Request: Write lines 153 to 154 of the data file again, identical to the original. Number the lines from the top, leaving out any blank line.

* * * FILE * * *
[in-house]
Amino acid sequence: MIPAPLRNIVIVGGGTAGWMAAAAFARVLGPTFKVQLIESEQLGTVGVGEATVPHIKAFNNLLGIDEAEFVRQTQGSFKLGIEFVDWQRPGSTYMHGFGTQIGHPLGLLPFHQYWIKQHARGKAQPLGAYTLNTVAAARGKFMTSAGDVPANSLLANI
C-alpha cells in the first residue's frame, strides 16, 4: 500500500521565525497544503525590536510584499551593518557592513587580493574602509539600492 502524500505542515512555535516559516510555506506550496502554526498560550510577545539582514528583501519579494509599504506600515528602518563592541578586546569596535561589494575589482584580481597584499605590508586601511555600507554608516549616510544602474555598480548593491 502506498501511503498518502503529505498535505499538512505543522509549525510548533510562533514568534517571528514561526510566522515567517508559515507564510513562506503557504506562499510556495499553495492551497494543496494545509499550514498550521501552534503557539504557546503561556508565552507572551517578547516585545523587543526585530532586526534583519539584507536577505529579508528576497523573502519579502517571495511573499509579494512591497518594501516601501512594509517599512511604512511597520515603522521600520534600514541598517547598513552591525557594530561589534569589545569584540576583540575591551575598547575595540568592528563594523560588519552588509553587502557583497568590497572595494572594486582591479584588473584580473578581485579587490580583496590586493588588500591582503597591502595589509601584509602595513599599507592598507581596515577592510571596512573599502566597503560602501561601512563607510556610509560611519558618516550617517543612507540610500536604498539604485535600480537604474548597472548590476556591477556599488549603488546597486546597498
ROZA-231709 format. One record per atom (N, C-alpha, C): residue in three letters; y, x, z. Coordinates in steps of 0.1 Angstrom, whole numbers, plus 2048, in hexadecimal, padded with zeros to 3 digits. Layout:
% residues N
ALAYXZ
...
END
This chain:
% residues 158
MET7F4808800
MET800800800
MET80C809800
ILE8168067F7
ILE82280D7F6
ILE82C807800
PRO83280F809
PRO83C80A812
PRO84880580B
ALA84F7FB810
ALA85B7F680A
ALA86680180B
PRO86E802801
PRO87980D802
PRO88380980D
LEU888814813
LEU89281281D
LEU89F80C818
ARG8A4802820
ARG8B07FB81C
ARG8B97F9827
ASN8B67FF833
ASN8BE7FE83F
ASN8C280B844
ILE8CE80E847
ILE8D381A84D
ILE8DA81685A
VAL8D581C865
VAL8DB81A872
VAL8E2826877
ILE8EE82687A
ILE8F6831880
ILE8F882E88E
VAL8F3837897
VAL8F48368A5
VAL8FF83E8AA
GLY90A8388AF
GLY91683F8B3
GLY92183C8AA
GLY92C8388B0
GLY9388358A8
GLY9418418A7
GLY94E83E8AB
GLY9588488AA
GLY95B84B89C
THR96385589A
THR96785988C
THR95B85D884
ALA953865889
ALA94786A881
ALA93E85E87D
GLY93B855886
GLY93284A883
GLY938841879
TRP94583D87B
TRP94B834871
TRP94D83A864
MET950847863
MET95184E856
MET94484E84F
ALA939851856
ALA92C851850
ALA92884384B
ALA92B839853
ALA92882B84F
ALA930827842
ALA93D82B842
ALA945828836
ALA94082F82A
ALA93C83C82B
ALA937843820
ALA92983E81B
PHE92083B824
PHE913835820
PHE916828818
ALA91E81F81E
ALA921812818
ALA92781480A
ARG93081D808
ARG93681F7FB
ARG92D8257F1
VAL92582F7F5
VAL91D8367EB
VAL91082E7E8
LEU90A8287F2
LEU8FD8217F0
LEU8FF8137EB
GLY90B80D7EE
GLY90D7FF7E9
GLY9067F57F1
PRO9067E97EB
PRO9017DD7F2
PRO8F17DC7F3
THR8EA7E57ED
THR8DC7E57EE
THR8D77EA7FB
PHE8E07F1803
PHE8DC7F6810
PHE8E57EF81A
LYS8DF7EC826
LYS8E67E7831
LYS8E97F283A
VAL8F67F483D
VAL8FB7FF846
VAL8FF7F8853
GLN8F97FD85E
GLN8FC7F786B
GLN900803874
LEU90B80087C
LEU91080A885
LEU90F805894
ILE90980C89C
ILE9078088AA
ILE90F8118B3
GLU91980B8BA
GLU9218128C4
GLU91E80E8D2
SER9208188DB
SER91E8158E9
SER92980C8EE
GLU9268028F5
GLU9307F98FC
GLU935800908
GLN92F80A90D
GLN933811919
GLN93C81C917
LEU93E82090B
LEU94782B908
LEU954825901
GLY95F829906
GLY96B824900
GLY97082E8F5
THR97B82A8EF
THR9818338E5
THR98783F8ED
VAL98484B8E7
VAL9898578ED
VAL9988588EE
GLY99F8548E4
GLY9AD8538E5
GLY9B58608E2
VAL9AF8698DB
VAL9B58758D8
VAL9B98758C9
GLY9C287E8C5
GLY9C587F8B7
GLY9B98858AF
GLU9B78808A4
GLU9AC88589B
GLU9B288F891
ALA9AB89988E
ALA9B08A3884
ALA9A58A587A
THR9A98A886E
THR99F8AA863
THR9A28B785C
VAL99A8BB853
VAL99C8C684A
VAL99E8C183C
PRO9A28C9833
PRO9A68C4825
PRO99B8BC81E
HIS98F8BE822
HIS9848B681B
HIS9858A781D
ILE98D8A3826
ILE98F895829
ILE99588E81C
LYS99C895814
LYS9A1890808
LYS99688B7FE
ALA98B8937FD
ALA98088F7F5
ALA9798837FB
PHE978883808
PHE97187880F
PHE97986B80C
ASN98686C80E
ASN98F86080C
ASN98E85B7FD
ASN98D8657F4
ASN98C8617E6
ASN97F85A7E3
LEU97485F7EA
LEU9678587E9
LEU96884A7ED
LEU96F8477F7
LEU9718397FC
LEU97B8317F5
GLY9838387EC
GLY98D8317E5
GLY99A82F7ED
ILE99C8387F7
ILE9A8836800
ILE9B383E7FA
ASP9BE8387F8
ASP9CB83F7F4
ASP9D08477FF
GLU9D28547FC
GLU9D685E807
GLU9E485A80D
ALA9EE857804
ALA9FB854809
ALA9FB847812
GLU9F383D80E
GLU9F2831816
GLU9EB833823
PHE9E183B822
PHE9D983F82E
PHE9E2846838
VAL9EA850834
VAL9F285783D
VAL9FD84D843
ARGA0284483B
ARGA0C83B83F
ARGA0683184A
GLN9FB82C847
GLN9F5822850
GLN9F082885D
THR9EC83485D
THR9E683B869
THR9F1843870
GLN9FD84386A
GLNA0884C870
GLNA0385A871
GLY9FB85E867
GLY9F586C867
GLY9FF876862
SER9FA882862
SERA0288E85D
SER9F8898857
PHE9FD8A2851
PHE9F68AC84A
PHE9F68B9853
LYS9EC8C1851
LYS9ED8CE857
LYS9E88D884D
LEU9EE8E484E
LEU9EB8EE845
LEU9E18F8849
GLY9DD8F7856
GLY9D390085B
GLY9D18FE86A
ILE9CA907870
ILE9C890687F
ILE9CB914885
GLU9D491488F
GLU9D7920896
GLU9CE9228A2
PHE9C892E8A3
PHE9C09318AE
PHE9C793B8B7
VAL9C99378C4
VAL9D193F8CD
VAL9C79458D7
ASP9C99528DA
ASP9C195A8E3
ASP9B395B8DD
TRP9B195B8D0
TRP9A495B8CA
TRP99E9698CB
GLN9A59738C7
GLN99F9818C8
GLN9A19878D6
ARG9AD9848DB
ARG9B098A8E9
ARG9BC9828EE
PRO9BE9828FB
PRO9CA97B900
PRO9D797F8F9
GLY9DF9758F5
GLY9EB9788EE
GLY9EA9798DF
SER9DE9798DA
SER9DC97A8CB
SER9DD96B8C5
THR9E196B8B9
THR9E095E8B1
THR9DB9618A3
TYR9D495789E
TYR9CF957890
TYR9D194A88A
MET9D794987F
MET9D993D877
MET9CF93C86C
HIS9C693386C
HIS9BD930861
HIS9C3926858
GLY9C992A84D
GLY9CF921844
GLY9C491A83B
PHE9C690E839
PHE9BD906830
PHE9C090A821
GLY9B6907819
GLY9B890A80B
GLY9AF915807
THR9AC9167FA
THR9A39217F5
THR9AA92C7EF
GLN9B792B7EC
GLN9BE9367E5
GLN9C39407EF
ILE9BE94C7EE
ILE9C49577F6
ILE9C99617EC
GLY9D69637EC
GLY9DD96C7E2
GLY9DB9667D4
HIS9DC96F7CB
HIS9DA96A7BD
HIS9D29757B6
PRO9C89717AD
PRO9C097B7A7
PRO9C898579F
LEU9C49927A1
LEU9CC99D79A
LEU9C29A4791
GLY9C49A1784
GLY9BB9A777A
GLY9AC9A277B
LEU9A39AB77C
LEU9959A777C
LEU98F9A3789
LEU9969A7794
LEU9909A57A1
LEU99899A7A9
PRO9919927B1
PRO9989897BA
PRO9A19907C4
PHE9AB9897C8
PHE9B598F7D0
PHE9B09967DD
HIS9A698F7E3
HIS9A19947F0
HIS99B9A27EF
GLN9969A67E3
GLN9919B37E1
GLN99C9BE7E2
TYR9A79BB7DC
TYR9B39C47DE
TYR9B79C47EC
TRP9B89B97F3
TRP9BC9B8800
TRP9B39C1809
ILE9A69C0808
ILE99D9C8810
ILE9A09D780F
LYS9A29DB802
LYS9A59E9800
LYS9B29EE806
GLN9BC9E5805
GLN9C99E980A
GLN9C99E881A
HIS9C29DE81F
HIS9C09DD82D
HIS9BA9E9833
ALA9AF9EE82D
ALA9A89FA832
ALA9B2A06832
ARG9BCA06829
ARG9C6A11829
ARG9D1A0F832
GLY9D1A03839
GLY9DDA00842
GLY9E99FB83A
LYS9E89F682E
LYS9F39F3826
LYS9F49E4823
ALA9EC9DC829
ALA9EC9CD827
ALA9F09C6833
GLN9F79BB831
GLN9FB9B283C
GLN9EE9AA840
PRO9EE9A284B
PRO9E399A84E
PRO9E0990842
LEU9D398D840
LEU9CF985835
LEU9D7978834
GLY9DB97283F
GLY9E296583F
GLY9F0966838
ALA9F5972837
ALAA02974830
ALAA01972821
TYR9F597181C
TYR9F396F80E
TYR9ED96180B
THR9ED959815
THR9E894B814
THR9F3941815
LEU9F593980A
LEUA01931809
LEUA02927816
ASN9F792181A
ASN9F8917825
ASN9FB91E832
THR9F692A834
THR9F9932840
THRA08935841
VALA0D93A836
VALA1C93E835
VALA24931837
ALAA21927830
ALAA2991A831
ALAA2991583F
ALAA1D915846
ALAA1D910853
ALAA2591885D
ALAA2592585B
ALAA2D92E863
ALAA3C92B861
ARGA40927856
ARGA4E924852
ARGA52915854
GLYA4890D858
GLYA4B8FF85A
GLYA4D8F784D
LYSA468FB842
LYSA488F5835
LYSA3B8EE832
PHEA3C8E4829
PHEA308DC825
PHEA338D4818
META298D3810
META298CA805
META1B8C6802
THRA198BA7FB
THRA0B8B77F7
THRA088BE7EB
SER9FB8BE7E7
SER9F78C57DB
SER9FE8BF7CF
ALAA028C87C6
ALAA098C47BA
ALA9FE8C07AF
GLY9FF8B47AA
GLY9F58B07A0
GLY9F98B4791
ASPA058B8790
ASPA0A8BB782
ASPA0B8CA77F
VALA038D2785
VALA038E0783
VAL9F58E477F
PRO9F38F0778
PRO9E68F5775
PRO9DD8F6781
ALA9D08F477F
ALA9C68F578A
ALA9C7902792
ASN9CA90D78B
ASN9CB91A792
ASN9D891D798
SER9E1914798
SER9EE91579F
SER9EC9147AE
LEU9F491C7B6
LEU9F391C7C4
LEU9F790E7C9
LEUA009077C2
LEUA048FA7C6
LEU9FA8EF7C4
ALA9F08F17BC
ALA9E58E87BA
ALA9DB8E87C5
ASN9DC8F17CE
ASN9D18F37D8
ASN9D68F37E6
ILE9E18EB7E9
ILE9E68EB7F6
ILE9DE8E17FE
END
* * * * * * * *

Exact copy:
VAL9B58758D8
VAL9B98758C9